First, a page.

A court has stopped a senior manager from taking up a role with a competitor until after the expiration of paid “gardening leave” plus a 6 month post-termination non-compete restraint due to the risk of escape of confidential information.
David McMurchy was the top man for Employsure’s small business personnel management product, BrightHR.
His June 2019 contract required the giving of three months’ notice of termination and included a post-employment restraint preventing him taking up a role with a competitor. It specified cascading durations from which the most appropriate period could be chosen namely 12, 9, 6 or 3 months.
It also required that he not be engaged – while performing his role – in any outside employment that might hinder or otherwise interfere with the performance of his duties.
In December 2020 McMurchy accepted a role with Elmo – an Employsure competitor – to manage the roll out of that company’s brand new Breathe HR product.
He purported to give four weeks’ notice of termination of employment.
He also passed over contact details for Arumugam Kumaran – a senior inbound sales consultant at Employsure – who signed up with Elmo in January 2021 and offered to supply other names to assist the company’s recruitment drive.
Recognising that the employer-employee bond was irretrievably broken, Employsure gave McMurchy three months’ notice of termination in January 2021 and directed he stay offsite but be available to respond to queries and perform duties as requested under the “gardening leave” provisions of his contract.
It then commenced proceedings in the NSW Supreme Court to enforce the confidentiality obligations and non-compete restraints in his employment contract and that of Kumaran.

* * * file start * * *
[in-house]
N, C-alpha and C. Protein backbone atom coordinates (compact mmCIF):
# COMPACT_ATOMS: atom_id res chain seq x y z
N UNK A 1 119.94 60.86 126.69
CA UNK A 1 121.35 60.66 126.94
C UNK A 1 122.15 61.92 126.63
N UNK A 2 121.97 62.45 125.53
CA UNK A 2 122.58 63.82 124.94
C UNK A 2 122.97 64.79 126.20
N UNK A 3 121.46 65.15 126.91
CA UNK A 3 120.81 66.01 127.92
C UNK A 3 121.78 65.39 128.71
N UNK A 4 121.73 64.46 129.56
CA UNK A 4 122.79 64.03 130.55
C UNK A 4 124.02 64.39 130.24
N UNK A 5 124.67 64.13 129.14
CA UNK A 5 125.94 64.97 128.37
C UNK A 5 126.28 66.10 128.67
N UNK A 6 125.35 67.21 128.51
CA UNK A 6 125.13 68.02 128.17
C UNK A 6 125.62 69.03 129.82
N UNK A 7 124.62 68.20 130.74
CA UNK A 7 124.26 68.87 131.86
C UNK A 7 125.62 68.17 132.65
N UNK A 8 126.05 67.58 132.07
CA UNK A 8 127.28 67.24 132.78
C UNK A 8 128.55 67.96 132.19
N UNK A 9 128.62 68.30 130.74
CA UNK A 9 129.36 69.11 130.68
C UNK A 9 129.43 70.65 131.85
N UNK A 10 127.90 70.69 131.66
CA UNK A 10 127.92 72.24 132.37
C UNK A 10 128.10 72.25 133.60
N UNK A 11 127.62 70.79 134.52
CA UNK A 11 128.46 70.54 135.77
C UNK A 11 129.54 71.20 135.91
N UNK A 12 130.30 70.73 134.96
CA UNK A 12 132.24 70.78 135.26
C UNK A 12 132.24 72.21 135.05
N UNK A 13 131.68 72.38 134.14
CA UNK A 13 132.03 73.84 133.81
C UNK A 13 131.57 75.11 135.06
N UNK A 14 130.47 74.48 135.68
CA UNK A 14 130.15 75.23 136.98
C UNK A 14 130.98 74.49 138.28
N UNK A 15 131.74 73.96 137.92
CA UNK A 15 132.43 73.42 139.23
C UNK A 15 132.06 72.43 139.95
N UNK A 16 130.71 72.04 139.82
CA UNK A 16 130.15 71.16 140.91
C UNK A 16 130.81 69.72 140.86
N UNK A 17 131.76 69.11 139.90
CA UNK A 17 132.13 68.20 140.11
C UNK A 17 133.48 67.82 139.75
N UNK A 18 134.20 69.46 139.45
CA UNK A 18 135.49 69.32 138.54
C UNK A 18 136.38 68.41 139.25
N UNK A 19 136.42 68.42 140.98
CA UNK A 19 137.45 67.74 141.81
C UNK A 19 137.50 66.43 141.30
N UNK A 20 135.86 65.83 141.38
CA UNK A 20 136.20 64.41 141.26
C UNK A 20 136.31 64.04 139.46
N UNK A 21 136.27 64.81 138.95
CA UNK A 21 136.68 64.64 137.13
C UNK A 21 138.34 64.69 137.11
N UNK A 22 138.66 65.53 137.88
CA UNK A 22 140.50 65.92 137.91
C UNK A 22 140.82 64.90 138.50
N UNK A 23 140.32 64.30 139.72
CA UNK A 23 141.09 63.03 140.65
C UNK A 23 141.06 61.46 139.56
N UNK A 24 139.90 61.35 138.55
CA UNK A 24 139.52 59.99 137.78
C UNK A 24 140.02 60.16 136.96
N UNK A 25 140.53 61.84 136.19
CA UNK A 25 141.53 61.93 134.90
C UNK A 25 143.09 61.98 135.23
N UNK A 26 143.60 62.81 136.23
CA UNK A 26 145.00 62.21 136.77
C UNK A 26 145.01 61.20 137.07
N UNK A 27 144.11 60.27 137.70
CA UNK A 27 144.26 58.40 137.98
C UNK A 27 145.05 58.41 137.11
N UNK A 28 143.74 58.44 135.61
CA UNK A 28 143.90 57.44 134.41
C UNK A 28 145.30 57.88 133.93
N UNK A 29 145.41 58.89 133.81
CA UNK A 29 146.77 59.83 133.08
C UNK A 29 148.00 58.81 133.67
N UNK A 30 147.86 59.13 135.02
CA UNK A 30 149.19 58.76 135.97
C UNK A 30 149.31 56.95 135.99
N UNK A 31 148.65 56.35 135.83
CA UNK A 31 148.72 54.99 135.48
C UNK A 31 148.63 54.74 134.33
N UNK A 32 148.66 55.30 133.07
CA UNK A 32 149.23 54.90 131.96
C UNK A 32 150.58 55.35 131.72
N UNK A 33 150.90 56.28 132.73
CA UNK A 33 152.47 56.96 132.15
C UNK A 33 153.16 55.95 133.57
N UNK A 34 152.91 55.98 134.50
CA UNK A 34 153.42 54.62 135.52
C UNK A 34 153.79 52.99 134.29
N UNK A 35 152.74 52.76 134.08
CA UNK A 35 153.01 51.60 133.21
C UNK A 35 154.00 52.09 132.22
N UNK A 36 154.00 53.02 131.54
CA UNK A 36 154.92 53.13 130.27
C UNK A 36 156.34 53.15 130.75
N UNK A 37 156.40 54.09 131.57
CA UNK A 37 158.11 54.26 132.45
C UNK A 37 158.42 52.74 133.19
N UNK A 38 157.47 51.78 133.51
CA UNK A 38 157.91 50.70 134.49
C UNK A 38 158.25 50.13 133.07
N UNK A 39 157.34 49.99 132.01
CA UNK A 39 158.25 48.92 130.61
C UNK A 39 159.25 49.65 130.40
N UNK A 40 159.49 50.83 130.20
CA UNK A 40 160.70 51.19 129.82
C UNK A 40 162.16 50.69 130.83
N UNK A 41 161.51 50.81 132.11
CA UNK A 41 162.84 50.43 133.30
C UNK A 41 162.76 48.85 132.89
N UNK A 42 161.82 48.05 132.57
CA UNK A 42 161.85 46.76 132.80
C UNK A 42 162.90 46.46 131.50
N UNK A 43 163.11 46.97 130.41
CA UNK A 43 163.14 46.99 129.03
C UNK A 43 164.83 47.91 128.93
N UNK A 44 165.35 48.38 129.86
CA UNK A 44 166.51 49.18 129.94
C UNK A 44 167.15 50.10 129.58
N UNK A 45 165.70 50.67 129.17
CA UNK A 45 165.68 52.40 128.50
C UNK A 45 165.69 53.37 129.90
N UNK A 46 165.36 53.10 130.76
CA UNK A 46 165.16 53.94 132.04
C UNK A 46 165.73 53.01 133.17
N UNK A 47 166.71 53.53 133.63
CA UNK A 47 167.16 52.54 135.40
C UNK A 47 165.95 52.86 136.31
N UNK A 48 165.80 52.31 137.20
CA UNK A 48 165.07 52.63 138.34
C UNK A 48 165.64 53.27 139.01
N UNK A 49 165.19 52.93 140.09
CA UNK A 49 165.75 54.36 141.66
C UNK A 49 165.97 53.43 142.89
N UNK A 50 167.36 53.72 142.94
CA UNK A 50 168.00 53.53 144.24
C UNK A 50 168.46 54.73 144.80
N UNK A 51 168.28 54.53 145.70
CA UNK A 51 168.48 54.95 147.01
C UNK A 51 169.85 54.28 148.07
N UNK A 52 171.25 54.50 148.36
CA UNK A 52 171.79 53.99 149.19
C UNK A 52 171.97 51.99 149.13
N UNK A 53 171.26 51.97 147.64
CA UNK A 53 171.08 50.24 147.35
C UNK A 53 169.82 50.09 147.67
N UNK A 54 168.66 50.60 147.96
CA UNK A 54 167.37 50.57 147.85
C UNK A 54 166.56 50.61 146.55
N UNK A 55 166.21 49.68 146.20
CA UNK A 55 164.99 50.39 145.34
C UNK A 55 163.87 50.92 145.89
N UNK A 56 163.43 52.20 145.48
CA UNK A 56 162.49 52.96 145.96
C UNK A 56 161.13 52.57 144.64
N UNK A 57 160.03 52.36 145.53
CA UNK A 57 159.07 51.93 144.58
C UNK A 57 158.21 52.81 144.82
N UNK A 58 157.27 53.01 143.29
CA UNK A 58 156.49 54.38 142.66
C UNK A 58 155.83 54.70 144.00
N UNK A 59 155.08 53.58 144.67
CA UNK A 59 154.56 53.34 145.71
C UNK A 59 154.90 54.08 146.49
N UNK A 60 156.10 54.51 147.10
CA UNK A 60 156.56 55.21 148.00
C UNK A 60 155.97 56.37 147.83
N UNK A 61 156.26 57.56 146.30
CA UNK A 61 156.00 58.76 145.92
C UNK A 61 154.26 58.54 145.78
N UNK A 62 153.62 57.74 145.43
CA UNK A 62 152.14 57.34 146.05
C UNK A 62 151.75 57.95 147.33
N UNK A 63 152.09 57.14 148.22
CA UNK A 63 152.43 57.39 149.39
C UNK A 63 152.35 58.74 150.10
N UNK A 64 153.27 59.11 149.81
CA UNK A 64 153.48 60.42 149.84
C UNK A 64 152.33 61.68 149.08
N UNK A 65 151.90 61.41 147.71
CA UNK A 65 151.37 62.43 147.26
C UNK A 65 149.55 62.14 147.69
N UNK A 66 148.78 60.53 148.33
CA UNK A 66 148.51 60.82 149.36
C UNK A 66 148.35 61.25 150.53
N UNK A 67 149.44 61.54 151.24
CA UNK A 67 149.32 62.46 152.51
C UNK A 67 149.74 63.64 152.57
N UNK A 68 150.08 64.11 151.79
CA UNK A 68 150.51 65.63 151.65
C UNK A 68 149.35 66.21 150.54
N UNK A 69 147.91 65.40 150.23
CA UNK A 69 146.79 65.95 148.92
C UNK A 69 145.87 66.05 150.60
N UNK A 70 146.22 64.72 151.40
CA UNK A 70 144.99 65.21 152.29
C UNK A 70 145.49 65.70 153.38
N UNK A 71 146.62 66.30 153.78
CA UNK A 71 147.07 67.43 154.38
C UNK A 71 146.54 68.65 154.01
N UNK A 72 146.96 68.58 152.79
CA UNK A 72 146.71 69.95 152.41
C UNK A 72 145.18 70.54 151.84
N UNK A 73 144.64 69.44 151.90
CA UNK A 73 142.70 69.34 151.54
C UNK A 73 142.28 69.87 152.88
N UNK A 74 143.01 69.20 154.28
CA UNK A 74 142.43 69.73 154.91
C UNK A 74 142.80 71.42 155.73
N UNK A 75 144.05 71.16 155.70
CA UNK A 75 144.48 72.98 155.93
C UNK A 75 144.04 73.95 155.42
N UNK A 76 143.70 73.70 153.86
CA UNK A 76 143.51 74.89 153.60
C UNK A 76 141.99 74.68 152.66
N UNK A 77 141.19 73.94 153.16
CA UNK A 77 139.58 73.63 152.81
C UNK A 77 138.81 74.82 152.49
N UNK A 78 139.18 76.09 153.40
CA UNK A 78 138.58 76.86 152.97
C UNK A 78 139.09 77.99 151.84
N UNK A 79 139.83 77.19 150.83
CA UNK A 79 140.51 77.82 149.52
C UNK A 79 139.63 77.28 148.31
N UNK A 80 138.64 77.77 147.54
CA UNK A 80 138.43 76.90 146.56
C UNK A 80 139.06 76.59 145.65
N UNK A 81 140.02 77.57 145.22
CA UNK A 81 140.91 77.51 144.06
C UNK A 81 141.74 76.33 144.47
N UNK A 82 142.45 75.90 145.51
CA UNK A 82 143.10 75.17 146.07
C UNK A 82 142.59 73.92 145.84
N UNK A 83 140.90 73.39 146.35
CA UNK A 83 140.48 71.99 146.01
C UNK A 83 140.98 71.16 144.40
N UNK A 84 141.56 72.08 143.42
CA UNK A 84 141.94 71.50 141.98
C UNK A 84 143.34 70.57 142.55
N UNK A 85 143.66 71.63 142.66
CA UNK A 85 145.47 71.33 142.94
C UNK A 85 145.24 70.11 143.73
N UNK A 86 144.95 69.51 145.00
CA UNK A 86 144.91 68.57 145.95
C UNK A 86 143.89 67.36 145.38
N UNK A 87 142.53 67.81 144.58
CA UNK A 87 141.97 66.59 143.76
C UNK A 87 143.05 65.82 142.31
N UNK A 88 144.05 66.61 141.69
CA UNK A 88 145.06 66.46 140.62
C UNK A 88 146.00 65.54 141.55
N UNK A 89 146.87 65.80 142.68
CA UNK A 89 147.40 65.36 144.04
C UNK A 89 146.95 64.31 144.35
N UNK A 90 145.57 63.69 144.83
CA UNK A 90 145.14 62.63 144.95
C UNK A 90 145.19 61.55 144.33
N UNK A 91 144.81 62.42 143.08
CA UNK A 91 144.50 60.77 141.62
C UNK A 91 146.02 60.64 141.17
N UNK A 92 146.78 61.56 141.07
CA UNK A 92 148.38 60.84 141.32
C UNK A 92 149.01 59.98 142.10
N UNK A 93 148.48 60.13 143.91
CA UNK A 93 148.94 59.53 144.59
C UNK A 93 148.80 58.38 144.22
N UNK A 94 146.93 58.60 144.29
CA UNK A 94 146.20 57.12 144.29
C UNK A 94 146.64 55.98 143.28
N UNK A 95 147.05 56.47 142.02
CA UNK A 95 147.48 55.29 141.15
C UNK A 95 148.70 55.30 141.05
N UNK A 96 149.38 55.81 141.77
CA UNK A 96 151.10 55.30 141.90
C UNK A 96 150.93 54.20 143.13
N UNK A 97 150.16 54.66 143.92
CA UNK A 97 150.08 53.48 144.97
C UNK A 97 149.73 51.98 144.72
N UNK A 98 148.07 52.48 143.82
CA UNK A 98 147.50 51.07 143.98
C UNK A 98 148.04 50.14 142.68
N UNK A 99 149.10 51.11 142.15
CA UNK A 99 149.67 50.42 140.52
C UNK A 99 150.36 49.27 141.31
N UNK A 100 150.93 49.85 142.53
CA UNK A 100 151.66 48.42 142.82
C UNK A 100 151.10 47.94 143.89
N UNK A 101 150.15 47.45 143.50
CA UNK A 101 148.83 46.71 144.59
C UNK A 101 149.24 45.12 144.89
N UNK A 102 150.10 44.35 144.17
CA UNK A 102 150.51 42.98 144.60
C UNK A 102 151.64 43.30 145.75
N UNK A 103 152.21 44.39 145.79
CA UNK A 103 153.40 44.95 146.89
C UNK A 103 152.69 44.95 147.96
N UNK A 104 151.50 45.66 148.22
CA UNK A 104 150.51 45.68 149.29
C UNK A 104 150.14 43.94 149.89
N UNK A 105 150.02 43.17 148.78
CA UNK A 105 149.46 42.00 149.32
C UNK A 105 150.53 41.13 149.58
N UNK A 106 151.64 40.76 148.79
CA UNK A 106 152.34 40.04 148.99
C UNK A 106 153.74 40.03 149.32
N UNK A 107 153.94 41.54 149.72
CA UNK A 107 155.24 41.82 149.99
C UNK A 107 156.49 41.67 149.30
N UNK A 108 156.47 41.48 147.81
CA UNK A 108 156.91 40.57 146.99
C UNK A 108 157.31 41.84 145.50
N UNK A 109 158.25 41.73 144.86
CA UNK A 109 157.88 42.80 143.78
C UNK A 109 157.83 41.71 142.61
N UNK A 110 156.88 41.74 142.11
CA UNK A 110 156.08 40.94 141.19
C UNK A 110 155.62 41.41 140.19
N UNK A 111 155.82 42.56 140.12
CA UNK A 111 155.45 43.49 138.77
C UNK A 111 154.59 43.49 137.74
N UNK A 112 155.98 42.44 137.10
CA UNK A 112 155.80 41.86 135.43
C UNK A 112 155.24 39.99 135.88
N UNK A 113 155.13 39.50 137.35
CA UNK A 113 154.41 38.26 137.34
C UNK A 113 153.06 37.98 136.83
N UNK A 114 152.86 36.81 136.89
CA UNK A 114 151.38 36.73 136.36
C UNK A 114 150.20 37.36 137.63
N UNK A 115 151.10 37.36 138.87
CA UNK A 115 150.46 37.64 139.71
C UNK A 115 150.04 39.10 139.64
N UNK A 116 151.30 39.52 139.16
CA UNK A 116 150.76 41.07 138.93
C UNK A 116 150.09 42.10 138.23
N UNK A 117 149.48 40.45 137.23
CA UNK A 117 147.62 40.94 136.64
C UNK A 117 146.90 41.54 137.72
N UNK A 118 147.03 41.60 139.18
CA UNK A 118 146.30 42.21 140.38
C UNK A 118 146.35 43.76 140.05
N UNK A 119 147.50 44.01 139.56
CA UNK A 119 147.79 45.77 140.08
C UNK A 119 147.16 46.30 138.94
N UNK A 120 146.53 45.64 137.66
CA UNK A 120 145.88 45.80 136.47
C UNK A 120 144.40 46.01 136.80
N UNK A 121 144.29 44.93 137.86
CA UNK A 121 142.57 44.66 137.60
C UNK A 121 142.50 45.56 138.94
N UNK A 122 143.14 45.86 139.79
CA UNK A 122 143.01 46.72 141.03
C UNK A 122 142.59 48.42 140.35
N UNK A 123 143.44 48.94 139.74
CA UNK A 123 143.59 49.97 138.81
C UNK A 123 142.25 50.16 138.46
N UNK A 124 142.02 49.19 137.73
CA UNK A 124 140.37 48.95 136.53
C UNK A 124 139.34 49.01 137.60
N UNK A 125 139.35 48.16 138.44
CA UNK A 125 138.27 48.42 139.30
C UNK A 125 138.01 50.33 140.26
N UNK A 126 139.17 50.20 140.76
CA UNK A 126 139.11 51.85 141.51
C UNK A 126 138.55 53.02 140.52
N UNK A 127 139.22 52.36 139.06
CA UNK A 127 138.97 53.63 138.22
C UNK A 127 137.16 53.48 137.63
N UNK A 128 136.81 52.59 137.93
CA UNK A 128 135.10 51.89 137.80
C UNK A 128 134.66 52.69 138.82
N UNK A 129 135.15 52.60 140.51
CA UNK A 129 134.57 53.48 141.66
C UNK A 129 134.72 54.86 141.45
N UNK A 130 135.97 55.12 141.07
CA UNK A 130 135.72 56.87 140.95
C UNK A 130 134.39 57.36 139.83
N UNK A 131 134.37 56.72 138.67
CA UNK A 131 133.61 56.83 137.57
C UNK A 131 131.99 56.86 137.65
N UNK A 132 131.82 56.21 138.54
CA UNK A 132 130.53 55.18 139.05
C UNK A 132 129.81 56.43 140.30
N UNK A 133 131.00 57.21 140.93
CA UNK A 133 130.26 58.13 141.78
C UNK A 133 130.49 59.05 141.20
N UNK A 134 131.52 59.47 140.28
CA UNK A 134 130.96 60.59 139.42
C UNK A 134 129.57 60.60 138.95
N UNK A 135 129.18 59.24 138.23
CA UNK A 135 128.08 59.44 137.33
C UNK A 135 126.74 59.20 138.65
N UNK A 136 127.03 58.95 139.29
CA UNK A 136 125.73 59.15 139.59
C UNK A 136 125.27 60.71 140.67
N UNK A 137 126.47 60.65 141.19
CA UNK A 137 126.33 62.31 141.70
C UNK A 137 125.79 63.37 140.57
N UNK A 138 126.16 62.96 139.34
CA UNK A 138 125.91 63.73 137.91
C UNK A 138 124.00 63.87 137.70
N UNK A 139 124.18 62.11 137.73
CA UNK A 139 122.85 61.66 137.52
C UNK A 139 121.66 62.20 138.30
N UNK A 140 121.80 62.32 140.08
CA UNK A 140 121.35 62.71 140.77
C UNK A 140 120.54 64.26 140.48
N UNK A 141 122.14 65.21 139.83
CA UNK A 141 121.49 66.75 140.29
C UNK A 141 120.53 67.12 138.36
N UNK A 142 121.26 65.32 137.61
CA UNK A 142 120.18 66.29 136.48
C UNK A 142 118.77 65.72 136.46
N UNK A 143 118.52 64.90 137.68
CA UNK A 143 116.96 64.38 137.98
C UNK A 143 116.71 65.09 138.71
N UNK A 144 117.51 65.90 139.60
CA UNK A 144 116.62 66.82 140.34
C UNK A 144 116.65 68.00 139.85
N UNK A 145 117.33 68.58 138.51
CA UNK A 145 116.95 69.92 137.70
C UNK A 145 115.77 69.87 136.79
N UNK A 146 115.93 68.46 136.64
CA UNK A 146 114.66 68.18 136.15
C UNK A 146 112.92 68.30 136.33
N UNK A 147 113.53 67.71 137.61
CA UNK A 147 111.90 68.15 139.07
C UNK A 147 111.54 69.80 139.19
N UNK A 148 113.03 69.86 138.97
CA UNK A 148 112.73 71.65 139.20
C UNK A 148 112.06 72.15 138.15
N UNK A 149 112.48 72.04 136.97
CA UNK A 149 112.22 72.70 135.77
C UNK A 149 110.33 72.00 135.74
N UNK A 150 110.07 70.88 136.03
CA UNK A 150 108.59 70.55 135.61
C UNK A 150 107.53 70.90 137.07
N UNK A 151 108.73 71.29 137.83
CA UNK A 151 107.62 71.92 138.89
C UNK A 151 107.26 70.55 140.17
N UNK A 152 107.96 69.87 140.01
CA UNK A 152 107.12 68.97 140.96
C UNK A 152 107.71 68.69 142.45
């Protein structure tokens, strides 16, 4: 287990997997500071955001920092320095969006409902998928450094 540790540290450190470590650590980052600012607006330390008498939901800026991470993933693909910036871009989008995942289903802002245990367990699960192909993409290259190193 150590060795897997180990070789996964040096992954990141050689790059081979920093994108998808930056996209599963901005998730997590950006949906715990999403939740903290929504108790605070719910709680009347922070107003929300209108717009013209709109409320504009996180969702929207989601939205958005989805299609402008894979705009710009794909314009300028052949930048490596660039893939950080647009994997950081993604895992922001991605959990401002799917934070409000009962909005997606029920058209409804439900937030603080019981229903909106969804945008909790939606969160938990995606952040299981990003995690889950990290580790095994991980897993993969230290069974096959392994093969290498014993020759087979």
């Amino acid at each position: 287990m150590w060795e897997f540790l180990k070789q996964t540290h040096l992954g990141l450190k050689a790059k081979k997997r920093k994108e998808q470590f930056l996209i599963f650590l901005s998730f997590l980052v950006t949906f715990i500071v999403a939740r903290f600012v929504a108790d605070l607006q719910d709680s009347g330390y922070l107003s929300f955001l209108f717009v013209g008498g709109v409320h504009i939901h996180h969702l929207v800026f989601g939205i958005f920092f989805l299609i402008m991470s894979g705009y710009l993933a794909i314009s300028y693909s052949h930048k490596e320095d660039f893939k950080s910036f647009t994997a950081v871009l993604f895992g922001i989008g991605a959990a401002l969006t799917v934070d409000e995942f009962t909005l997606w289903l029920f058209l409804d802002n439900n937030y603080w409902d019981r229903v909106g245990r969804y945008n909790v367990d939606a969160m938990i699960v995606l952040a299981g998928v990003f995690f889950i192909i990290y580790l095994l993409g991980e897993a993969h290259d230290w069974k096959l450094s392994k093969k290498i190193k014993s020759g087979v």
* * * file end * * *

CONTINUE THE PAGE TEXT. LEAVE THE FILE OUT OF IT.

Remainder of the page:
Justice John Sackar was asked to rule the three-month notice period in McMurchy’s contract and the post-termination restraint that applied to both were reasonable and enforceable.
He concluded that a restraint of 9 months was reasonable but in McMurchy’s case the mandatory three month notice period should be accounted for as part of the total duration.
He also ruled that McMurchy had breached his employment terms by inducing his co-worker to end his work with Employsure and providing confidential employee contact details to his new boss.
Both employees appealed the validity of the non-compete restraints and the reasonableness of their duration.
Justice Fabian Gleeson – in delivering the lead judgment of the court – noted that Employsure had a legitimate interest in protecting confidential information that could come into a competitor’s hands to its detriment.
To that end, an employee non-compete restraint that operated after an employee’s departure was enforceable.
He also agreed with the primary judge that a 9 month period – i.e. six months from the end of the notice period – was appropriate in McMurchy’s case given his managerial status and detailed knowledge of the product against which he intended to compete.
Although the reasonableness should be considered prospectively at the time the restraint is entered into, it was not to be interpreted having regard only to competitors that existed at the date of entry into of the employment contract.
Rather, the parties’ agreement that the restraint would be triggered only if there was competitor at the date of termination recognised the possibility that a rival might come into existence at a later time.
A restraint to protect against misuse of confidential information was also reasonable in Mr Kumaran’s case but because his client facing role did not expose him to the same level of confidential information, 9 months was unreasonable.
“The finding was irreconcilable with the related finding that much of the information to which Mr Kumaran was exposed would no longer be in his memory”.
“Given the nature of his low-level position and duties, the currency of any confidential information obtained by Mr Kumaran would be short-lived,” Justice Gleeson observed. The validity of a shorter term provided for in the cascading restraint – ie 3 months or 6 months – was not considered because Employsure did not mount any alternative argument to that effect.
The court also found that the restraint of trade provisions that applied during the their employment with Employsure, were also valid.
McMurchy v Employsure Pty Ltd; Kumaran v Employsure Pty Ltd  NSWCA 201 Gleeson JA Leeming JA Kirk JA, 11 October 2022 Read case